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Measuring goodness

July 31, 2009

Generally speaking the Russians who make the news are the morally dubious kind—oligarchs, spooks, kleptocrats and so on. But there are good people in Russia too, and when they are good they are very very good indeed. Only a place with history as terrible as Russia’s can gestate this sort of goodness. It isn’t that people in the West are incapable of it; they simply don’t often face the challenges and moral opportunities required to reach it. (On versions of goodness) [1]

This measure of goodness, though rightly explained, is based on the conventional and convenient. Suggesting that there are other measures of what a decent society ought to be. Can one who doesn’t contend with monopolists, plundering politicians and their cronies (like we have to in Nigeria) be content with a placid life?

True, the moment makes the person. Then again, it shows through what prism heroism is being viewed. A society short on the basics of life, much less civility, rule of law and an environment open to expanding the range of socio-economic and political choices, makes good people stick out like a sore thumb. This is why moral dubiousness makes the news.

To say only environments that present “the challenges and moral opportunities required to reach this sort of goodness” is unique to Russia is a hard pill to swallow. While defending human rights violation brings out the best in people, there are other human rights been denied in the West.

So what version of goodness is found in Africa? Africans, denied of their freedom, be it social, economic or political, by a few big men, either join the bandwagon, resort to cynicism (that motive force behind the self-fulfilling prophecy that good people are extinct) or take flight. Nonetheless, there are good people. Alas, most make-do while a few attempt to mend.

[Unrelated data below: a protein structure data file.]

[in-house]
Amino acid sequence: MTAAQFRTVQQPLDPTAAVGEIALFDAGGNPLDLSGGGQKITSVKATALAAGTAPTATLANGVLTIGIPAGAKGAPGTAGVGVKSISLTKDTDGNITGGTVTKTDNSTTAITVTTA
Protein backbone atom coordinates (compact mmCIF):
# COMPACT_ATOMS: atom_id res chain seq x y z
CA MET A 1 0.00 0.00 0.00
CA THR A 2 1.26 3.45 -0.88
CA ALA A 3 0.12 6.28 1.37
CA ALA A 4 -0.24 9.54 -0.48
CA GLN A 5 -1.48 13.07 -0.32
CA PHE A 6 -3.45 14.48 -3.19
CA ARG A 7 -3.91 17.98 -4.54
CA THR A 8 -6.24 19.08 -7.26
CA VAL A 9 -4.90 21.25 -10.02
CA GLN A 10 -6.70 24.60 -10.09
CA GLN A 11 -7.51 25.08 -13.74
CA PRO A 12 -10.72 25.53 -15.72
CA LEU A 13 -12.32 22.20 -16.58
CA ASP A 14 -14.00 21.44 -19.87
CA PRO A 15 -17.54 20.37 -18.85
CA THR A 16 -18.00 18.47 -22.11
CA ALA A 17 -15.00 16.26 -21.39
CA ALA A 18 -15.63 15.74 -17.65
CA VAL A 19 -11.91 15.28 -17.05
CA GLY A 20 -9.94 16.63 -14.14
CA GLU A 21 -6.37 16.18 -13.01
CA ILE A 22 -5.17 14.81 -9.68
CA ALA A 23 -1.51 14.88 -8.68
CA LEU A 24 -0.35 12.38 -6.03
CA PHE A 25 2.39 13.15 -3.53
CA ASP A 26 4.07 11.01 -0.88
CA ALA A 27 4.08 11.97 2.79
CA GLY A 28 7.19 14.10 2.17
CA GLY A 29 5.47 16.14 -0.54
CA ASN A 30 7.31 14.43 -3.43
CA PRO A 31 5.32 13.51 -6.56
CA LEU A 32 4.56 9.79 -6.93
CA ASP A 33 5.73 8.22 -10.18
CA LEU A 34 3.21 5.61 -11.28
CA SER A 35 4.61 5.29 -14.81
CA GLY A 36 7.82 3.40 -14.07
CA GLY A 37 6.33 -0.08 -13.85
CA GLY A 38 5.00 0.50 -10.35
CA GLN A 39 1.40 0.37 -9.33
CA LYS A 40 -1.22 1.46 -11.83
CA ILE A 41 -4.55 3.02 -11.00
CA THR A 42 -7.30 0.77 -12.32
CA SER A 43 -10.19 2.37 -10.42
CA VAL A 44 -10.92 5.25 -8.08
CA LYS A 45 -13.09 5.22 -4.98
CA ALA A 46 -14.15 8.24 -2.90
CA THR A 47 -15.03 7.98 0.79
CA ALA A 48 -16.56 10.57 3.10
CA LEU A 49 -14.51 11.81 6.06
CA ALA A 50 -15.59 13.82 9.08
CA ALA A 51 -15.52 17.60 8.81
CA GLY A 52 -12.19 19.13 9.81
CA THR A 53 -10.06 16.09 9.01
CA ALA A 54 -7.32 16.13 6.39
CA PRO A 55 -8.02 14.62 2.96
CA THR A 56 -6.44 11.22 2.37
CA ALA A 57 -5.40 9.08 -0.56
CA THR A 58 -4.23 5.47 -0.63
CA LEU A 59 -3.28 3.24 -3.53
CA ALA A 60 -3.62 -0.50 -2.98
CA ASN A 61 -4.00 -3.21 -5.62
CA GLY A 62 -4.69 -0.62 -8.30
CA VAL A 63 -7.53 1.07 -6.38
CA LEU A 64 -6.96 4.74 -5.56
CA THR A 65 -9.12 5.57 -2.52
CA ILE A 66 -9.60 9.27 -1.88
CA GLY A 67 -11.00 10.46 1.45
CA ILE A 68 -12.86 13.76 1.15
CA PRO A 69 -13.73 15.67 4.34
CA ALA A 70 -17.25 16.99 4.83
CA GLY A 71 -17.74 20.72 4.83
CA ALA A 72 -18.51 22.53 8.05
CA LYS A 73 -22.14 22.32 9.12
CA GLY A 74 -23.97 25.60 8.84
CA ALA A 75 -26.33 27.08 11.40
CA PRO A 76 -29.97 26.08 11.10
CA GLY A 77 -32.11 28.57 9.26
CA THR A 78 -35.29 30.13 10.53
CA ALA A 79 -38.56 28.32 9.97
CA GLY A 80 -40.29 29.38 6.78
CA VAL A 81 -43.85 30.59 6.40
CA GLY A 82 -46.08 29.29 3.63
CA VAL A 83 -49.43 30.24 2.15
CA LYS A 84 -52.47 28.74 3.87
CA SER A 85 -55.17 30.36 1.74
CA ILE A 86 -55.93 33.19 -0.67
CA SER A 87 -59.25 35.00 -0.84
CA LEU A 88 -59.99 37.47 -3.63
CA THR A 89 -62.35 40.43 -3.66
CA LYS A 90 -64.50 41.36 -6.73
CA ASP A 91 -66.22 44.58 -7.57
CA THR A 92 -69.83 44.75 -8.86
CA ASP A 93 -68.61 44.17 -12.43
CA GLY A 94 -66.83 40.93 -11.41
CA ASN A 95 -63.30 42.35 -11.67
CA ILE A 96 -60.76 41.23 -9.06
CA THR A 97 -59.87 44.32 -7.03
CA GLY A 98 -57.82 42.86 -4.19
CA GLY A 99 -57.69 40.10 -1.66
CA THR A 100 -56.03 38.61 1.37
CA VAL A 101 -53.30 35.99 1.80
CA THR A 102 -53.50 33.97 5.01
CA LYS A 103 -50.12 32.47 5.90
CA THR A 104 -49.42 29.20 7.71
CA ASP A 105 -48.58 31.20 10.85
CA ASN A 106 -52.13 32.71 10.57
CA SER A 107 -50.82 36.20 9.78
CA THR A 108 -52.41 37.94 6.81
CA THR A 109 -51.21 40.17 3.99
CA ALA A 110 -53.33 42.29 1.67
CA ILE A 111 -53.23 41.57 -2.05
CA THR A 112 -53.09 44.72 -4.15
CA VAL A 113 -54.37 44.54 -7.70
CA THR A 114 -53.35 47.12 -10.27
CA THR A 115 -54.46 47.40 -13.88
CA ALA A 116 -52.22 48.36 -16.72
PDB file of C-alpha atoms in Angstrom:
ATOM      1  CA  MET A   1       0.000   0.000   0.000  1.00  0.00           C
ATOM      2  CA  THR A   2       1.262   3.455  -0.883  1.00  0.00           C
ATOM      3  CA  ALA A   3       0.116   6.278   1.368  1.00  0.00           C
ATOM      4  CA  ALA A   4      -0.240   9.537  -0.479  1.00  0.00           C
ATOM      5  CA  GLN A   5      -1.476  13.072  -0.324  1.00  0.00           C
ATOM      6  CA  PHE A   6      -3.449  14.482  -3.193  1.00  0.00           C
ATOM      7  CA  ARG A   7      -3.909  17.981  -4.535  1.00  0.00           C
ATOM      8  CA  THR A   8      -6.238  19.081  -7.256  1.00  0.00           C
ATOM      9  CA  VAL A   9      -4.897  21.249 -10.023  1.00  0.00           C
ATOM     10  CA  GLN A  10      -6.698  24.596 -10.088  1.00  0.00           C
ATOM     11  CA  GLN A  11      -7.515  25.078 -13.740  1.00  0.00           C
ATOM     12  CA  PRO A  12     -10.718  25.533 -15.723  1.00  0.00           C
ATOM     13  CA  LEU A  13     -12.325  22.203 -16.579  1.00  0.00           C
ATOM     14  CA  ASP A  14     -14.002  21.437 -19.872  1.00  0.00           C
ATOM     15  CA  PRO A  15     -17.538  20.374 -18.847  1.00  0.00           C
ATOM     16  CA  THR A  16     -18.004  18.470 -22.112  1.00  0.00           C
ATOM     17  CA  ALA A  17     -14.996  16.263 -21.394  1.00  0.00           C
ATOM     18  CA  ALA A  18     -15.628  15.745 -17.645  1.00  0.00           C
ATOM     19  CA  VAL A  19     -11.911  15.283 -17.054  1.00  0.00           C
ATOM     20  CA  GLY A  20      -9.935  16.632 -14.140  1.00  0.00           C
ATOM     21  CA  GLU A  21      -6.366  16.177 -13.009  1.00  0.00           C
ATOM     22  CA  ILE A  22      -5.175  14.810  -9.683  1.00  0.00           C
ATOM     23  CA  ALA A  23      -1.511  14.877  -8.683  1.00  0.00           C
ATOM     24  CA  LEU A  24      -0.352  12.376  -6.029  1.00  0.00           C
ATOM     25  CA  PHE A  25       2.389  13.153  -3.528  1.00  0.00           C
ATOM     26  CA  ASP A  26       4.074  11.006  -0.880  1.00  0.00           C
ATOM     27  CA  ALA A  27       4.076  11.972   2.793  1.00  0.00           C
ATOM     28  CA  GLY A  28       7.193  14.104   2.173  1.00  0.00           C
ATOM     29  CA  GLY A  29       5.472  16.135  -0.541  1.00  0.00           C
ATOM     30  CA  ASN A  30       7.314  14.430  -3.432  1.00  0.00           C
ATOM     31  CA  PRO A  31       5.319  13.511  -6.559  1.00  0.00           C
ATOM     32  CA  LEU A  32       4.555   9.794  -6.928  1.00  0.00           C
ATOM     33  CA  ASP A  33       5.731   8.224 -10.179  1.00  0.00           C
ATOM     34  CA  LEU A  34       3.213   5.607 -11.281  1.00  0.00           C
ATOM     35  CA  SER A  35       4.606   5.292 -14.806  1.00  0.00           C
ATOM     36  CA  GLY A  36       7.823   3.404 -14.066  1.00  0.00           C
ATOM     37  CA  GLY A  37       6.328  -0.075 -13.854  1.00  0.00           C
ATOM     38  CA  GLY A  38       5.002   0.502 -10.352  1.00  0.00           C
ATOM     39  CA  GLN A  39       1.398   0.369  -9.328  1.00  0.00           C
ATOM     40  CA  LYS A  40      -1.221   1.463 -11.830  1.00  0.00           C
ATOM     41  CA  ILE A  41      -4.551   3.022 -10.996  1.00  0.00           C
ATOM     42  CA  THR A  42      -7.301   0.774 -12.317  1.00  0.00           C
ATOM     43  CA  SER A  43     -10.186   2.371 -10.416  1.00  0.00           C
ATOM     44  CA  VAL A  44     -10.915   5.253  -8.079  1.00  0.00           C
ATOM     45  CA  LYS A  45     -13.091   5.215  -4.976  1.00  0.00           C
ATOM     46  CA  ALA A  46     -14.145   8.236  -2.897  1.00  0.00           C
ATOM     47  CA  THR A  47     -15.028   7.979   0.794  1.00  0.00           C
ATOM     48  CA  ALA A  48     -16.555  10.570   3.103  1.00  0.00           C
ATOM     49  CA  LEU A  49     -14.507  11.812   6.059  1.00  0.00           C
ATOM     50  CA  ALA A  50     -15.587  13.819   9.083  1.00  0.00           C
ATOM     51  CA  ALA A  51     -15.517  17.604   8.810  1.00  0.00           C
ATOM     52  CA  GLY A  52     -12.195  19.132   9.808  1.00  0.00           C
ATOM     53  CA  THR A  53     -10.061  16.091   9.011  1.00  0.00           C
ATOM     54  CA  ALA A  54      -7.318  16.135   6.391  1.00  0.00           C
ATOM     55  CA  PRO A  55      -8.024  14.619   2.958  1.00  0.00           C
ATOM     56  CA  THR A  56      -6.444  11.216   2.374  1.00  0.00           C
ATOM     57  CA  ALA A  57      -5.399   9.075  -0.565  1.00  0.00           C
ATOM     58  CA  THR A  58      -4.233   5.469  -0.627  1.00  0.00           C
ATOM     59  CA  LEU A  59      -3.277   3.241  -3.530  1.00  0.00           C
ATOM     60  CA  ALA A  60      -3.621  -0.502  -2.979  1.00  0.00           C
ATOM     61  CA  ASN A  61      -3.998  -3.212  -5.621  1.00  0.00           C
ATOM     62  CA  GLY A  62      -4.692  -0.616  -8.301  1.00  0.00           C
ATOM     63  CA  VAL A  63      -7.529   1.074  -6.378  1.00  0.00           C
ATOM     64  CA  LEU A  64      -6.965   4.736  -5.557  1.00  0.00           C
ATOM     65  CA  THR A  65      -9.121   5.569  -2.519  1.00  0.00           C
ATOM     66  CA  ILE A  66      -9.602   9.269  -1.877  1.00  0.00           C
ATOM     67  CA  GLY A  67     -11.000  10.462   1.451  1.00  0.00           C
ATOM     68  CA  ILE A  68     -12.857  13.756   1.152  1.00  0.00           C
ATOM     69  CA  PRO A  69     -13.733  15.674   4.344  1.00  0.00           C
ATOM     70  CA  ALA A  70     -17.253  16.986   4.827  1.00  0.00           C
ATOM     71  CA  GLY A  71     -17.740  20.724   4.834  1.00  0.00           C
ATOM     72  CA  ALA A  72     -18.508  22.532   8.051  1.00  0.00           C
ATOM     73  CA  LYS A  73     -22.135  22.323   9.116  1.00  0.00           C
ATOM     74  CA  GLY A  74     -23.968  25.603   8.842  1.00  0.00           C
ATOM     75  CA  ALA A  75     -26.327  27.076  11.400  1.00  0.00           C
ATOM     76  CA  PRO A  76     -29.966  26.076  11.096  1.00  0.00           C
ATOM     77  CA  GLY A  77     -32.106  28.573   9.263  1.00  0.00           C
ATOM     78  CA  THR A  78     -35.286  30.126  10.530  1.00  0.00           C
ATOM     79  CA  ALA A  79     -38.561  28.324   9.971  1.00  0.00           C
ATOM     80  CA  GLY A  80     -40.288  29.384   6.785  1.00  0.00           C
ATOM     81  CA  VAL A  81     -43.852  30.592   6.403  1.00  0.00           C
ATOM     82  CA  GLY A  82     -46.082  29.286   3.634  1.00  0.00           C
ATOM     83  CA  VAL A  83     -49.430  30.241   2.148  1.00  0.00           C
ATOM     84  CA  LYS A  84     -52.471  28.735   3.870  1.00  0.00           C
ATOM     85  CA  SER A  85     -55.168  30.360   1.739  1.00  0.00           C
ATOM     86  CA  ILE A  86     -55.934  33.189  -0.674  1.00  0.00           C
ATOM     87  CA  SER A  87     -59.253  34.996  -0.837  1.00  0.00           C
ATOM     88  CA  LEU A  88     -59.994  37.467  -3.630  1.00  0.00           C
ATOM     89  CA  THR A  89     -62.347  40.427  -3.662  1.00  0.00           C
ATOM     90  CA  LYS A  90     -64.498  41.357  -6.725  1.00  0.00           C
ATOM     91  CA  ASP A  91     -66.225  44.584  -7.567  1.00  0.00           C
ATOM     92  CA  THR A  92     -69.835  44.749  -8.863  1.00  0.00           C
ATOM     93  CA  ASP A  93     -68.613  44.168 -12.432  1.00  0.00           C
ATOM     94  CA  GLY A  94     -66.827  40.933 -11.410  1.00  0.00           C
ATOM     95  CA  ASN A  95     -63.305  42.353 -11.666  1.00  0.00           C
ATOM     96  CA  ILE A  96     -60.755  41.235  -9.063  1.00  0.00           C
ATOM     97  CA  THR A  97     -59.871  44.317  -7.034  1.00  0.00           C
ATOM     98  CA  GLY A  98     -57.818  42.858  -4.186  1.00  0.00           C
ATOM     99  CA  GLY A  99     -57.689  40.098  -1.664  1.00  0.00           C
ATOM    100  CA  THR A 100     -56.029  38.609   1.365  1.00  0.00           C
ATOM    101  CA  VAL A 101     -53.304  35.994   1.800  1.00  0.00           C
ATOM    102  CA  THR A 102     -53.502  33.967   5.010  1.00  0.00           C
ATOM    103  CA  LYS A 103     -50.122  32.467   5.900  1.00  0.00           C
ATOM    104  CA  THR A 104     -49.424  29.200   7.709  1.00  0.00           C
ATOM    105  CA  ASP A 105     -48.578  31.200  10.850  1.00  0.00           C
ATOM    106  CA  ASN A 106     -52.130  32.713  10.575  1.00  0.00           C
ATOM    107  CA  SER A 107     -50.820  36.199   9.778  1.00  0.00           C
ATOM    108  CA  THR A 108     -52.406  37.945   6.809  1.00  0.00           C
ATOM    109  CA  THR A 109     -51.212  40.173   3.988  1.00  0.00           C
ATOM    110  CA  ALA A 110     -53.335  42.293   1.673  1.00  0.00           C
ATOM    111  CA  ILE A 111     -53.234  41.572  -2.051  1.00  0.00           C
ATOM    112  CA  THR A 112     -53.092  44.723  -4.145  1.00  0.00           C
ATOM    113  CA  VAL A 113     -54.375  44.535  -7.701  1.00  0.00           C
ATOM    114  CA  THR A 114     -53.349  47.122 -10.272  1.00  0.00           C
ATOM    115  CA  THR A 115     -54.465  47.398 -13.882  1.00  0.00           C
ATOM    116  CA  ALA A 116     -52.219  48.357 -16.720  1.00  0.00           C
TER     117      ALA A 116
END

But the misuse of economic goods isn’t characteristic of politicians only. The West is reeling from the unbridled greed of some alchemists of finance. These chose to wheel and deal without the slightest consideration of the moral import of their actions – Bernie made off with a bundle while regulators twiddled their thumbs. Surely, self-restraint in consideration for the common good counts as civility. It certainly demands more than helping the odd old lady across the street. To me the gist of the piece is objectively relayed, but subjectively motivated; like every journalistic work – mine included?


[1] From Bagehot’s notebook, Economist.com, July 17th 2009

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One Comment leave one →
  1. July 31, 2009 3:26 pm

    There seems to be interesting coicidences between Chicago in the United States and Ibadan city in Nigeria
    Chicago is the Capital of mid west America and Ibadan the political capital of south west Nigeria.
    Chicago was crucial to the development of jazz music in the United States and Ibadan highlife music in Nigeria. Interestingly one of the highlife greats in Ibadan was known as Roy Chicago.

    Frank ~Lloyd Wright and Demas Nwoko in Chicago and Ibadan respectively have both been described as defining an entirely new architectural identity for their respective countries.

    Chicago is the home of the skyscraper and Ibadan is the Nigerian home of the Skyscraper (Cocoa House).

    In Chicago, you have the Loyola University, whereas in Ibadan you have the Loyola College.

    Chicago and Ibadan, have the newspaper houses, the Chicago Tribune, and the publishers of the Tribune Group of newspapers respectively and they are both the largest newspaper houses in Chicago and Ibadan.

    In Chicago, you had Enrico Fermi, credited with winning the Second World War for the U.S. president Harry S. Truman and relatedly in Ibadan, you had Obafemi Awolowo described as the Chief Strategist of the Nigerian Head of State, General Yakubu Gowon during the Nigerian Civil War.

    In Chicago you have Oprah Winfrey described as the most powerful American Woman and in Ibadan we have Folake Solanke described as Nigeria’s most powerful woman. They were both born on the 29th day of the mohth. Winfrey on January 29 1954 and Solanke on 29th March 1932. They have both been associated with broadcasting. The are both pioneers, Oprah Winfrey first African-American Woman Billionaire and Folake Solanke Nigerian’s First Lady Senior Advocate of Nigeria and first non-Caucasian president of Zonta International (with headquarters in Chicago).

    James Abram Garfield, classicist, lawyer and president of the United States who was assissinated got his nomination as presidential candidate in Chicago and relatedly, James Ajibola Ige, classicist, lawyer and one time Nigerian presidential aspirant also assasinated lost his nomination for post of presidential candidate in Ibadan.

    Walt Disney creator of Laugh-o-Grams, studied at the Chicago Art Academy and coincidentally Solomon Iguanre, Artistic Director and co-creator of Laffomania organisation, studied at the Theater Arts Department, University of Ibadan. Disney and Iguanre are both cartoonists, comedy writers .

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